A sophisticated and exquisite look at crippling, uncontrollable, self-destructive passion and desire represented through a love triangle in post world war 2 Britain. Based on a Terrence Rattigan play.
Melodrama is kept in check and though it is a very dramatic piece, it never feels overboard in that department which is fine. Primarily because the director uses a stylish, operatic, non-linear approach towards camerawork and direction (the first 15 min or so specially are beautiful.) Good showcase for Rachel Weisz though she is not as consistent as some of the reviews made her to be. She is superb in some scenes but comes of a trying a bit too hard in others (the more loud, dramatic sections.)
The mournful, dark and moody cinematography is beautiful and conveys the mental state the main character is throughout the movie (some scenes are indeed creative) and goes with the disjointed, musical style of execution.
There is nothing much to cling to when all of this is over (or at least what one expected at the start.) The issue I had was that at one end the film is operatic and stylish but at the same time effort has been made to not be too melodramatic (melodrama is not always a bad adjective). It couldn't find a right balance and it ends up being neither. I haven't read the play but it seems a complex look at physical desire and passion from a female perspective that is not that flattering. The absolute focus is on the main character and the male roles suffer (the actors are also decent at best), both the husband and the lover are shallow and not fully developed. Basically the whole concentration and focus is on the female lead all the time, which is probably fine as that must be in the play and might look OK in theatre but here it makes it for a stagey (I know, another worn out criticism and specially a lazy one for a movie based on a play but this is what I felt ) adaptation. I couldn't hang on or root for the lead for 90+ minutes.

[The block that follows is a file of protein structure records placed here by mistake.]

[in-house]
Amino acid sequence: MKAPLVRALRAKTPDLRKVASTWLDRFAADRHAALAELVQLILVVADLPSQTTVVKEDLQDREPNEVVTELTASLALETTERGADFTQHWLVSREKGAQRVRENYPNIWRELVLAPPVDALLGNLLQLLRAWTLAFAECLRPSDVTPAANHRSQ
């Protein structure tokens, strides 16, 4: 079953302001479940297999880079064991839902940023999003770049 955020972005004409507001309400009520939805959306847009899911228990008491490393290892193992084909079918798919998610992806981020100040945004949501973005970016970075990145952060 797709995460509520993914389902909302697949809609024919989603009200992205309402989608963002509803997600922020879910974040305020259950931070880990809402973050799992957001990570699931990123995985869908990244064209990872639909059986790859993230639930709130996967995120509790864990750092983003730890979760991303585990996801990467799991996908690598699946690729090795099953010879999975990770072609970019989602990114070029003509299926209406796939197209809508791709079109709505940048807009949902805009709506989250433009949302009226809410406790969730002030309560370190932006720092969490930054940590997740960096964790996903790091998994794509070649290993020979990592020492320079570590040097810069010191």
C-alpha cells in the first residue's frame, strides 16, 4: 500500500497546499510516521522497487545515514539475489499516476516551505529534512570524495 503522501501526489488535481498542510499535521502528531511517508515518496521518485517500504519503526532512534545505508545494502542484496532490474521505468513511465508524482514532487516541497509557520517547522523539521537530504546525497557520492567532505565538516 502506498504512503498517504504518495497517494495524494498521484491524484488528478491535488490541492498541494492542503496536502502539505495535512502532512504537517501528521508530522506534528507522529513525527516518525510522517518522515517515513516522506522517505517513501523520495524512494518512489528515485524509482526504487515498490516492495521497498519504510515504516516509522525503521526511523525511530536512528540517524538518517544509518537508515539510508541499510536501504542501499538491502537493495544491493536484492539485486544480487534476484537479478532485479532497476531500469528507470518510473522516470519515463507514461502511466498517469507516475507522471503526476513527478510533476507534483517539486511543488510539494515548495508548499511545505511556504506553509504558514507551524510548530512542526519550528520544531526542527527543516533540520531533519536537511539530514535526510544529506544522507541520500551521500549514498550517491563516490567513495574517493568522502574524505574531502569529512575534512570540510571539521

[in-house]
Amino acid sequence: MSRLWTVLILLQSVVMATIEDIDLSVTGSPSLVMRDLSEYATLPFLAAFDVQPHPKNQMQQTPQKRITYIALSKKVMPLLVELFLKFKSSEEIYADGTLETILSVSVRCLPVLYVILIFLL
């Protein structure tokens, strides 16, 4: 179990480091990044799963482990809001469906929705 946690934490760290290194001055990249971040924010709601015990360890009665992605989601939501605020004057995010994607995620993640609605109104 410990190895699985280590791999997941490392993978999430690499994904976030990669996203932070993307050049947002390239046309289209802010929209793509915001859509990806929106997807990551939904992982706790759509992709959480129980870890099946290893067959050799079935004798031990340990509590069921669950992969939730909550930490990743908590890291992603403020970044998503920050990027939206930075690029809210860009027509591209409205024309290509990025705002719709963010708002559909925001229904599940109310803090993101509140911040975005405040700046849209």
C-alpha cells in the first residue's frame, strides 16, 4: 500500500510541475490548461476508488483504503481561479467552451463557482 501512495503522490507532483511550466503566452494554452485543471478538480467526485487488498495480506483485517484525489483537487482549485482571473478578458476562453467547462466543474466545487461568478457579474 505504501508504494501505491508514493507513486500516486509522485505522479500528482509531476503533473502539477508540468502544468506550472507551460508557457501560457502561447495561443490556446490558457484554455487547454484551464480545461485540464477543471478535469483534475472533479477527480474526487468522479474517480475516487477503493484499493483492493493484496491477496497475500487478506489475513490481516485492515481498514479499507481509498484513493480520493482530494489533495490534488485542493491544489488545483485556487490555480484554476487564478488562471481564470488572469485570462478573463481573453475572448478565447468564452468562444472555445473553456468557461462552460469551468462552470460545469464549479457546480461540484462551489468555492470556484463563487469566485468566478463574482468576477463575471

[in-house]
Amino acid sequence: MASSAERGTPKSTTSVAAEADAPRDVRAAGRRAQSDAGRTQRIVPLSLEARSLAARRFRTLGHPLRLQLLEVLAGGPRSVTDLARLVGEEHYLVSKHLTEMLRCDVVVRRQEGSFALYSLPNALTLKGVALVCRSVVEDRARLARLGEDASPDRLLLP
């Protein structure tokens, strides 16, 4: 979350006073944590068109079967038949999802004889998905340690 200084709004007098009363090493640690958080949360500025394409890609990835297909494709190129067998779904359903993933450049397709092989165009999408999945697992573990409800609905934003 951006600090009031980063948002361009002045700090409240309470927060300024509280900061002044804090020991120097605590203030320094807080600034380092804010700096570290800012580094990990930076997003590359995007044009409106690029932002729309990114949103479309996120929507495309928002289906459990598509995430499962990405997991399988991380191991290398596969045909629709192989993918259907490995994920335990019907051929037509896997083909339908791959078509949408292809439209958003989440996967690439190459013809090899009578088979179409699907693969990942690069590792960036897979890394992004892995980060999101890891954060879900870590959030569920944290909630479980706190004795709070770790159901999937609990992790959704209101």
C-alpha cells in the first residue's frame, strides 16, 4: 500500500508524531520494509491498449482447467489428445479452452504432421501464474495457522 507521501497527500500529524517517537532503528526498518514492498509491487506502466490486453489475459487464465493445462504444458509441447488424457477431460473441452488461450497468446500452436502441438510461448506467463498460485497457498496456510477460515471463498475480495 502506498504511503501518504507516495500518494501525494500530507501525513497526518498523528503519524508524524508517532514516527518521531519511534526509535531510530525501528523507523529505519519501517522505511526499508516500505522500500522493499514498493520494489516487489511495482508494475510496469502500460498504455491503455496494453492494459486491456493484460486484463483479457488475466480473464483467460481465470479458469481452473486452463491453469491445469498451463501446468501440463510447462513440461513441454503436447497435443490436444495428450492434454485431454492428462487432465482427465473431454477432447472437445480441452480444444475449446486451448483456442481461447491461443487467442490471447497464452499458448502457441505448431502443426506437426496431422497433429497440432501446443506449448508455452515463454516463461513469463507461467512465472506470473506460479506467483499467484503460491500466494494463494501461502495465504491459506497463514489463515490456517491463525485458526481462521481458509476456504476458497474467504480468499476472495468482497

Having said that, it is a solid movie and I think worth checking out (looking forward to what others think of it here.) It somehow reminded me of 'The Painted Veil' (which I liked better.)
[spoiler]And what's up with that long, even more stagey looking, sequence during the war in the subway tunnel? It is definitely evocative of time and the city but what it is doing in the movie?[/spoiler]